This article was originally published by Radio Free Europe/Radio Liberty and is reprinted with permission.
Russia says it hasn’t given the United States any new deadlines in talks over the New START treaty, the last remaining bilateral nuclear-arms pact, but there can’t be any pause in discussions, as time is running out.
Deputy Foreign Minister Sergei Ryabkov said on September 22 that Moscow saw the chances of extending the treaty as minimal, given the conditions being laid out by Washington.
The United States has said it wants any new nuclear arms-control treaty to cover all types of warheads, stronger verification and transparency measures, and bring China on board, a move Beijing has rejected.
Ryabkov called the U.S. preconditions “too far-fetched and devoid of appealing elements.”
Ryabkov spoke after Marshall Billingslea, the U.S. special presidential envoy for arms control, told the Kommersant newspaper that Moscow must accept a joint agreement with Washington on extending the treaty before the U.S. presidential election in November.
“I suspect that after President [Donald] Trump wins reelection, if Russia has not taken up our offer, that the price of admission, as we would say in the United States, goes up,” Billingslea said.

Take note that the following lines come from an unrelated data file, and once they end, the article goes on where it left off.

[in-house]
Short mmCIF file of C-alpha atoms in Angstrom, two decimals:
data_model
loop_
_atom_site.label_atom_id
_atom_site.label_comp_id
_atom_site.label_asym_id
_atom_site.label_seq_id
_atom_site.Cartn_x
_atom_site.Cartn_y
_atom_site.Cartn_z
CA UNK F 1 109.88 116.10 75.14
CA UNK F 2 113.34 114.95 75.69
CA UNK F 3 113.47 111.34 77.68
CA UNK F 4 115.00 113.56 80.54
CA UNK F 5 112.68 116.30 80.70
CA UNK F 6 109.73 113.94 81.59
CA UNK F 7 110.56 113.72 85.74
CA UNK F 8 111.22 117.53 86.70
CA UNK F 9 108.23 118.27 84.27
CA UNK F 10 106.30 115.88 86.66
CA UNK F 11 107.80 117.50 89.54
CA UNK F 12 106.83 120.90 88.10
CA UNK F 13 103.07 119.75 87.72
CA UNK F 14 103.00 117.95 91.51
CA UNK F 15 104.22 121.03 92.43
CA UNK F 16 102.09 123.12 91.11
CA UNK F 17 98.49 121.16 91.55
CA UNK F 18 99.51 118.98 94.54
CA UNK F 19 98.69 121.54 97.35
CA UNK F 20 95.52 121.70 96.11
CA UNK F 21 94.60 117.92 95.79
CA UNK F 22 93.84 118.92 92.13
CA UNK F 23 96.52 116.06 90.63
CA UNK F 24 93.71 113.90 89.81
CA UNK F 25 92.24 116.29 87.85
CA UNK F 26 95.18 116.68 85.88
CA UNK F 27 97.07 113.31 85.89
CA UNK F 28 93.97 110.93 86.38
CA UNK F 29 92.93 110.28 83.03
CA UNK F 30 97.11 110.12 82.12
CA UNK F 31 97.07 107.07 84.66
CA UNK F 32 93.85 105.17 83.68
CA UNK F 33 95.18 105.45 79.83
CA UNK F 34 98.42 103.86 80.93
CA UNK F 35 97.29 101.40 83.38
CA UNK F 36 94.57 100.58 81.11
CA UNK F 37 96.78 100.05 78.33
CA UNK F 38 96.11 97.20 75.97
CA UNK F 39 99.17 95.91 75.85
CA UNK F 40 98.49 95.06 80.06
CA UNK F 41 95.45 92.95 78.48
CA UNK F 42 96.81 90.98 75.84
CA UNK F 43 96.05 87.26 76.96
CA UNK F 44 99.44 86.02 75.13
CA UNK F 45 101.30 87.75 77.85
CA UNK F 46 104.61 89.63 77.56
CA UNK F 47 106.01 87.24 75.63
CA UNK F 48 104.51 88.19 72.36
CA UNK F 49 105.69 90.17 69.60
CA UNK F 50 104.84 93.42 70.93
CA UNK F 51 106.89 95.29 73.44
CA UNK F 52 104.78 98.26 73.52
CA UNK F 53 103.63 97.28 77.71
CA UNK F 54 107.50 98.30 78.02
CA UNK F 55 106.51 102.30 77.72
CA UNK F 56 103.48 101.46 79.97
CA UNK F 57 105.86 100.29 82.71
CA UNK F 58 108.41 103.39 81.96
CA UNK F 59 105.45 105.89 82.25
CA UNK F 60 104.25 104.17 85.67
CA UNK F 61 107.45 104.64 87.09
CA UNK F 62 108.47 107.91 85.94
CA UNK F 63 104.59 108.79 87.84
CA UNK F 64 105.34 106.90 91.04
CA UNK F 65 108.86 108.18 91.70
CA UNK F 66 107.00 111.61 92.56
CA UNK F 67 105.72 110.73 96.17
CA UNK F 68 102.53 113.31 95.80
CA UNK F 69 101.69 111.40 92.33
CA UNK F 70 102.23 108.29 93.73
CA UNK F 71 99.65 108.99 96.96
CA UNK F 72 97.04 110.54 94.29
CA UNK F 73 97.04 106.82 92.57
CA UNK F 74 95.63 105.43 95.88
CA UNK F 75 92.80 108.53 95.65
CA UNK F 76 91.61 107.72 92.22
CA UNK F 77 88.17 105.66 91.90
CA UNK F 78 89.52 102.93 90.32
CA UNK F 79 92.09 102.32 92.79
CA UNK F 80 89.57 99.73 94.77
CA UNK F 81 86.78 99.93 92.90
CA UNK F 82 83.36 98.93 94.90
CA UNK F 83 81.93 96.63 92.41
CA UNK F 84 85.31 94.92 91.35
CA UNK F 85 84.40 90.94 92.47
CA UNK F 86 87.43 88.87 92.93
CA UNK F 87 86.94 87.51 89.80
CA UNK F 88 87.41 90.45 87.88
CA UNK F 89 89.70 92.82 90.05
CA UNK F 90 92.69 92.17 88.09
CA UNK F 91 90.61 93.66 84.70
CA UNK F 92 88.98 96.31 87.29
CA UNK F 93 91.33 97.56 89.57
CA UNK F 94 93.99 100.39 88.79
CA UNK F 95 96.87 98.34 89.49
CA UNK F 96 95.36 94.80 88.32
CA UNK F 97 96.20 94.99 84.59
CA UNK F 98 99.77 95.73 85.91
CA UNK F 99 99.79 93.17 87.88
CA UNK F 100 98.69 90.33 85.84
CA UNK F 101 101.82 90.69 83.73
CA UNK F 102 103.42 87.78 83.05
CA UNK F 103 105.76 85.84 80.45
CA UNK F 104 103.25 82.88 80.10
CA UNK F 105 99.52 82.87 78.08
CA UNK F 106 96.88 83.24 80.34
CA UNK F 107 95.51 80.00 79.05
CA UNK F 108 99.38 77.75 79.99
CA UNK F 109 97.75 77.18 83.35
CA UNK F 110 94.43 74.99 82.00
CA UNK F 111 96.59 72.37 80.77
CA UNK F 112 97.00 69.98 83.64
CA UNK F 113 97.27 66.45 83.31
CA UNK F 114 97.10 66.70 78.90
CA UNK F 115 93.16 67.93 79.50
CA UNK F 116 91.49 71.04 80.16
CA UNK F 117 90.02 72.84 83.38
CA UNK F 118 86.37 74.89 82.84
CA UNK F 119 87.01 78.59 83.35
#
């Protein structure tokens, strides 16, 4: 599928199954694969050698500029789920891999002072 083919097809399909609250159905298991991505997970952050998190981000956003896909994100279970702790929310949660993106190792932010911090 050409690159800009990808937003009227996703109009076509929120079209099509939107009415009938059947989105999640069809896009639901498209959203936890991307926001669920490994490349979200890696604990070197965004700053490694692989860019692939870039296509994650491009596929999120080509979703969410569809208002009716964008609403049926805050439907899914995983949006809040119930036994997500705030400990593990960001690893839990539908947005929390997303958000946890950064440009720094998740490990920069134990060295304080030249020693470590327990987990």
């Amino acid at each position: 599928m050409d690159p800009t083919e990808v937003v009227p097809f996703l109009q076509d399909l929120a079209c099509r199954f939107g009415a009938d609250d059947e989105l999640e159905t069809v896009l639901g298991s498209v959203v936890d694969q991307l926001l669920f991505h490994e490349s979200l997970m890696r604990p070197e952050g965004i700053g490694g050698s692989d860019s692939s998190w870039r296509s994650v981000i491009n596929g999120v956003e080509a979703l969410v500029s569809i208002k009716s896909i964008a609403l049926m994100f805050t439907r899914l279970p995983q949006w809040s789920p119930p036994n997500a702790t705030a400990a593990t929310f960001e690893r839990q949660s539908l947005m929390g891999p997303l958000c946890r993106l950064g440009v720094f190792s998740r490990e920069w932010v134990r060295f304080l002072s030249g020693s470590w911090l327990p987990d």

Ryabkov said that position constituted an ultimatum and lowered the chances of reaching any kind of agreement to extend the treaty.
Russia has said it is ready to extend the New START treaty without preconditions and warned there is not enough time to renegotiate a complicated new treaty.
New START, which caps the number of deployed long-range nuclear warheads each country can have, expires in February unless the two sides agree to extend it for five years.
Several rounds of talks between the two countries over the summer took place with no breakthrough on a possible extension of the treaty.